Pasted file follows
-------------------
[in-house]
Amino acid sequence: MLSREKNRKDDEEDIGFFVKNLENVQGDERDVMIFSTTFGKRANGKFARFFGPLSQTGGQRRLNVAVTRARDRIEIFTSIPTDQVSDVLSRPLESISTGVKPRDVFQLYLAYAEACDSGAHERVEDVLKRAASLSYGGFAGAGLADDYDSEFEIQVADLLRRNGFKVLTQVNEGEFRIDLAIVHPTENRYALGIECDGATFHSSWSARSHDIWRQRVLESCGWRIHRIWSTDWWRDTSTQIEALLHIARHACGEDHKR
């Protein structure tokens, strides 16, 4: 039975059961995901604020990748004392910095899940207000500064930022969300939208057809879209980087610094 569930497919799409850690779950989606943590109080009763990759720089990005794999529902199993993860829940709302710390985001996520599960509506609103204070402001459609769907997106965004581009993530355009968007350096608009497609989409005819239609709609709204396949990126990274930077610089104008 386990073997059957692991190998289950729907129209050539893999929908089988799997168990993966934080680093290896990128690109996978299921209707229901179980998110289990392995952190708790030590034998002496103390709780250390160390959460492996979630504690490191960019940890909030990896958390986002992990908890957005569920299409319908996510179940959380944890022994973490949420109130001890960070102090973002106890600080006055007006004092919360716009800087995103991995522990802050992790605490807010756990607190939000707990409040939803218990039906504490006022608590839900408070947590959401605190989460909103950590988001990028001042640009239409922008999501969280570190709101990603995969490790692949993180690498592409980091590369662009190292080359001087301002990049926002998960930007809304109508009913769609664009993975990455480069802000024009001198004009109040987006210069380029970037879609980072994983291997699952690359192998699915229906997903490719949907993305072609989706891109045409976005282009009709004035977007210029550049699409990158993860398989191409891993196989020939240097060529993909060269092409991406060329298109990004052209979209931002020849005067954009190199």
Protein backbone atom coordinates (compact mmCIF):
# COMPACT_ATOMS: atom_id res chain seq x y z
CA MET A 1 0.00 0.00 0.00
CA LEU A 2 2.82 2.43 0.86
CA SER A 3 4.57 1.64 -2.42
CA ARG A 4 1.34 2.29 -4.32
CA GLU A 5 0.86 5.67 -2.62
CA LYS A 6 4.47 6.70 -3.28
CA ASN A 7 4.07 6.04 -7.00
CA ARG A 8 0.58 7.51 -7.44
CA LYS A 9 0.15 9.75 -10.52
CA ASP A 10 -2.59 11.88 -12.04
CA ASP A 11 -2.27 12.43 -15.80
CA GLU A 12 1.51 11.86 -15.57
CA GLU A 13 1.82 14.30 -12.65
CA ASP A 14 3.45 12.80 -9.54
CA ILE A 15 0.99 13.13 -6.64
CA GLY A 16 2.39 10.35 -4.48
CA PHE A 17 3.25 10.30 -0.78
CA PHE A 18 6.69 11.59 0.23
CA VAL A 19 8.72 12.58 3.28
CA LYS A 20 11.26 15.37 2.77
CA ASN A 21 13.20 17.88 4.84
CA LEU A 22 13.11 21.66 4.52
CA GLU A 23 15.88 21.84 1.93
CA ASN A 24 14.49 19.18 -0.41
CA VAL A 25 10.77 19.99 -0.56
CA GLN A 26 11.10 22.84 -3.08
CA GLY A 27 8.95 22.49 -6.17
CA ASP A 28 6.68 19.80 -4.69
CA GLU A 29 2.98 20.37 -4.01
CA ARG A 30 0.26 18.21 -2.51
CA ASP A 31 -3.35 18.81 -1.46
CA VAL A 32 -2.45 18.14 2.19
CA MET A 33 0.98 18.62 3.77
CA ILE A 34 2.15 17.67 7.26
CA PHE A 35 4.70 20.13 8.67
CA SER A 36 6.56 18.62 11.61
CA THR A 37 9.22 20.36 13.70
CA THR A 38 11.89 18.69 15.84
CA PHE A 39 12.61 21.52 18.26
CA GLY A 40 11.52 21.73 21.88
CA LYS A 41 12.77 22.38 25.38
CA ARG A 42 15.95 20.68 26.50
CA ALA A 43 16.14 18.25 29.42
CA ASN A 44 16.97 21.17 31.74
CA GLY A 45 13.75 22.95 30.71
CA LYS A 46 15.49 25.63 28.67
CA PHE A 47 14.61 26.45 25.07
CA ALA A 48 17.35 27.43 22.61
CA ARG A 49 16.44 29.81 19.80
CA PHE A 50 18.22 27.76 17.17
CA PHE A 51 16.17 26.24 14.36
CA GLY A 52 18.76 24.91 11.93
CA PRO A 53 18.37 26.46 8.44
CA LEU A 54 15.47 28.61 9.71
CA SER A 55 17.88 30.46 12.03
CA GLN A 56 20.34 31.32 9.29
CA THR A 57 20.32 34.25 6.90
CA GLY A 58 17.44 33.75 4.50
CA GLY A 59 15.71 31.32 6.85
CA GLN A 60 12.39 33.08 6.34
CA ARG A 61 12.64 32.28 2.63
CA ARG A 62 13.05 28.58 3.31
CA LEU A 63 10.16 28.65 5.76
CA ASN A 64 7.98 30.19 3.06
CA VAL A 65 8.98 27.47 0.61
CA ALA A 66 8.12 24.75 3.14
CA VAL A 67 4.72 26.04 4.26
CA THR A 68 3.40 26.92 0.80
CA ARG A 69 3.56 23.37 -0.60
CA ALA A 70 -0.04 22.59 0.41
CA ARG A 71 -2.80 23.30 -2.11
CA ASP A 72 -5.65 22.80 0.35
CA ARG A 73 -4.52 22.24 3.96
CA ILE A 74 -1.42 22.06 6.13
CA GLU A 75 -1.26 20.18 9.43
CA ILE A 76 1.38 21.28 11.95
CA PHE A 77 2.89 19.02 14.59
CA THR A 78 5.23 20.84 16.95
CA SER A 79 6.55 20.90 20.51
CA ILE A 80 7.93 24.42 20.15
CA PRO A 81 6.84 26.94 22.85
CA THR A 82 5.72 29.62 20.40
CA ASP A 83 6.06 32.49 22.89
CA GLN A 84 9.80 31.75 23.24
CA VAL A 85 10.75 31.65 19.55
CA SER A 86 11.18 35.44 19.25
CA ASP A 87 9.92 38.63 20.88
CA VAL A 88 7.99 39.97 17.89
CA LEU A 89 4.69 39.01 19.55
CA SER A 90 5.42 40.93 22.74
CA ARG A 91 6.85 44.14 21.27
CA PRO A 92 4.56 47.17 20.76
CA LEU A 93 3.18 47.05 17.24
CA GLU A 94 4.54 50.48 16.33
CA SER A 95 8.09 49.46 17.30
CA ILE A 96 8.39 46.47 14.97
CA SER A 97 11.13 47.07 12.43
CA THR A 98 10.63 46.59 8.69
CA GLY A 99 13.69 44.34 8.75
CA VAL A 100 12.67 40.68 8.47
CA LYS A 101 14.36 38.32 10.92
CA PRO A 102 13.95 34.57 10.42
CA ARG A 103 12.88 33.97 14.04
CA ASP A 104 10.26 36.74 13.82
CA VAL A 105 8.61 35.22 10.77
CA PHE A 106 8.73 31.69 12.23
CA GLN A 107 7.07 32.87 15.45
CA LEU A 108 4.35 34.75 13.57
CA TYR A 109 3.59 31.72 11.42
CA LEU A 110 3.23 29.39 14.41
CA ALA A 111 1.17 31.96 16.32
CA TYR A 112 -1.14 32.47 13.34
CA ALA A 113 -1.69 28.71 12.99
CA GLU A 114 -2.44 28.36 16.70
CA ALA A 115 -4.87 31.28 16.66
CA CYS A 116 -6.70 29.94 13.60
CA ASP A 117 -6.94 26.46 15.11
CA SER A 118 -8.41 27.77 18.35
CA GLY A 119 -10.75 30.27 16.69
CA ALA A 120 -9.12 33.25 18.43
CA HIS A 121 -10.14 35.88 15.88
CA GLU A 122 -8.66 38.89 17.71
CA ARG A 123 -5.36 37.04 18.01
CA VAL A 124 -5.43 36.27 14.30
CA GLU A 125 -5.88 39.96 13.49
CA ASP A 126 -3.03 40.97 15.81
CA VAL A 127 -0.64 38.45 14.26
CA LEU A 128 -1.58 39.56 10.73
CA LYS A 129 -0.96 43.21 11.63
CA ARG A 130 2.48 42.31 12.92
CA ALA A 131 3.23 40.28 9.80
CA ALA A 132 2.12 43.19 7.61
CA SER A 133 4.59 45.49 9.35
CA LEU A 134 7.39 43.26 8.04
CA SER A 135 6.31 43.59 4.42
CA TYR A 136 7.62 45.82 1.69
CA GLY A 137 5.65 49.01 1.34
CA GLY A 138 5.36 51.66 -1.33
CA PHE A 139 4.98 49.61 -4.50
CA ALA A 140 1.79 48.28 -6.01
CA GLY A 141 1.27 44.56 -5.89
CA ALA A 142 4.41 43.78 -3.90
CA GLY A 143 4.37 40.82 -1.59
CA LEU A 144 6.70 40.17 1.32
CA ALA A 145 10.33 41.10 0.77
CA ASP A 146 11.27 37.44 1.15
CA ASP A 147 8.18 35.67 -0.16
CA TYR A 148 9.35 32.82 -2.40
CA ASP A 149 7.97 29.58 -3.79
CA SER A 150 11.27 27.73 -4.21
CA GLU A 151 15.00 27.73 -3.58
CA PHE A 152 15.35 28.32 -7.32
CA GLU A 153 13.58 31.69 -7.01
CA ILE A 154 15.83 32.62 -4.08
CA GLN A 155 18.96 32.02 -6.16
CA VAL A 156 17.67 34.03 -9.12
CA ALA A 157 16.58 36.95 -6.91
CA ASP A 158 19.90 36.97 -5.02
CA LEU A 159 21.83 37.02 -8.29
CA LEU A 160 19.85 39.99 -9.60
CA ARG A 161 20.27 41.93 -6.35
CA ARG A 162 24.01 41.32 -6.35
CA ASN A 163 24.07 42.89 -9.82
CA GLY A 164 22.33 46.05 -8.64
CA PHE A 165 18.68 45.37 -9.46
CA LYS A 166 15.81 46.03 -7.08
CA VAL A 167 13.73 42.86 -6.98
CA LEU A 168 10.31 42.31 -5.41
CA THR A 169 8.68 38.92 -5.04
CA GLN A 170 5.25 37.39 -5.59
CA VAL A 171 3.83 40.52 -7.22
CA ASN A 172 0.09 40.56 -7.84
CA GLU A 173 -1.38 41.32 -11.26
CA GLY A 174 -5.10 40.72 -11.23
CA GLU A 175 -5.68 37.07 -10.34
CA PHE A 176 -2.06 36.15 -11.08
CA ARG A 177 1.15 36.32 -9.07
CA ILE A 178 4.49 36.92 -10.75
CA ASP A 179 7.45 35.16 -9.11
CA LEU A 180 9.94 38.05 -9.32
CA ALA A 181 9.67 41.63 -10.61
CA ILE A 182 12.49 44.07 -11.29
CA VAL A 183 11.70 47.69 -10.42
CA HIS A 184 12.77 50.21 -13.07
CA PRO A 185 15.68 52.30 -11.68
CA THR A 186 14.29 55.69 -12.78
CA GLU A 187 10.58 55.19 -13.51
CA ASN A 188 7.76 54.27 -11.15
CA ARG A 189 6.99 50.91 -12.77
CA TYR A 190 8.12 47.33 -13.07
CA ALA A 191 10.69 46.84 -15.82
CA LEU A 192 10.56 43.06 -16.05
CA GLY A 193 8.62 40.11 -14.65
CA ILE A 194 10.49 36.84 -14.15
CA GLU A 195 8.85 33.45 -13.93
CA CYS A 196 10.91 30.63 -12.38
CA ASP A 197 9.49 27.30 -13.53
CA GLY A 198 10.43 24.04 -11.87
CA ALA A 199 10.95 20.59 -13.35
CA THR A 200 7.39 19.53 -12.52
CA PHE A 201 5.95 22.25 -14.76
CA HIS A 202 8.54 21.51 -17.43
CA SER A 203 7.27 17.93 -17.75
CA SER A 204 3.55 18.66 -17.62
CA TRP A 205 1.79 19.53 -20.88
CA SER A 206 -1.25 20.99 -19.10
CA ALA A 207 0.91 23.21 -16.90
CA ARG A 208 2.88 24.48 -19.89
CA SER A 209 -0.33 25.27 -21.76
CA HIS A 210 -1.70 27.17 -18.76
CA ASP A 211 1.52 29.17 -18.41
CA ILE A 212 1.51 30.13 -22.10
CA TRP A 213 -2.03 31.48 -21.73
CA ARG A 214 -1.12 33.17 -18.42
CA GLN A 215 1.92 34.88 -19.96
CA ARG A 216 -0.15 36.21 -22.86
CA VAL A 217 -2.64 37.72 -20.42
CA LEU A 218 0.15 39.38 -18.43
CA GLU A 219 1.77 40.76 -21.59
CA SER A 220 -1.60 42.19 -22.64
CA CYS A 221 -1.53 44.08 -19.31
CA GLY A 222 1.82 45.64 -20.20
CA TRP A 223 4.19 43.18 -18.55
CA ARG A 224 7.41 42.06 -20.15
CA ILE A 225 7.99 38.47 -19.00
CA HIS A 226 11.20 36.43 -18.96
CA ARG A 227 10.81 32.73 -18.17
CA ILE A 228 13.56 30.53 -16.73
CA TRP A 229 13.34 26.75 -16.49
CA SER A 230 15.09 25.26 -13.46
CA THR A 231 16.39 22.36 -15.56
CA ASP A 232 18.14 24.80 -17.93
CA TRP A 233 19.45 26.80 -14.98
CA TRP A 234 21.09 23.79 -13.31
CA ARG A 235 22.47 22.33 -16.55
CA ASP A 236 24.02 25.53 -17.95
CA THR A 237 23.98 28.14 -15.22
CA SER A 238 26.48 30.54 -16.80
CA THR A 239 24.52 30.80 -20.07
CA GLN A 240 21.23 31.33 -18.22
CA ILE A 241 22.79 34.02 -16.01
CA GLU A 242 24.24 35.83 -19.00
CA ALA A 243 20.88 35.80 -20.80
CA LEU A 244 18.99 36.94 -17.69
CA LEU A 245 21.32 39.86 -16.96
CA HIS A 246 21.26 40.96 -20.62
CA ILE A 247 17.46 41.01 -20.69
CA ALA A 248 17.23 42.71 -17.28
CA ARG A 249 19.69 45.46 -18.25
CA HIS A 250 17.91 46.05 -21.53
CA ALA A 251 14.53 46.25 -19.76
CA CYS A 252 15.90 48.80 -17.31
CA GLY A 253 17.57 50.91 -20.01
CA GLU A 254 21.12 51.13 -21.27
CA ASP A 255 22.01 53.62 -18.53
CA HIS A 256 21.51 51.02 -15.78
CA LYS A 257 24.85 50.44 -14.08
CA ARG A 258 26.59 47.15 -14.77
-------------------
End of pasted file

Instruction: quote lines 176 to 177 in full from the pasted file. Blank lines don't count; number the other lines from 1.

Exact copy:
CA VAL A 171 3.83 40.52 -7.22
CA ASN A 172 0.09 40.56 -7.84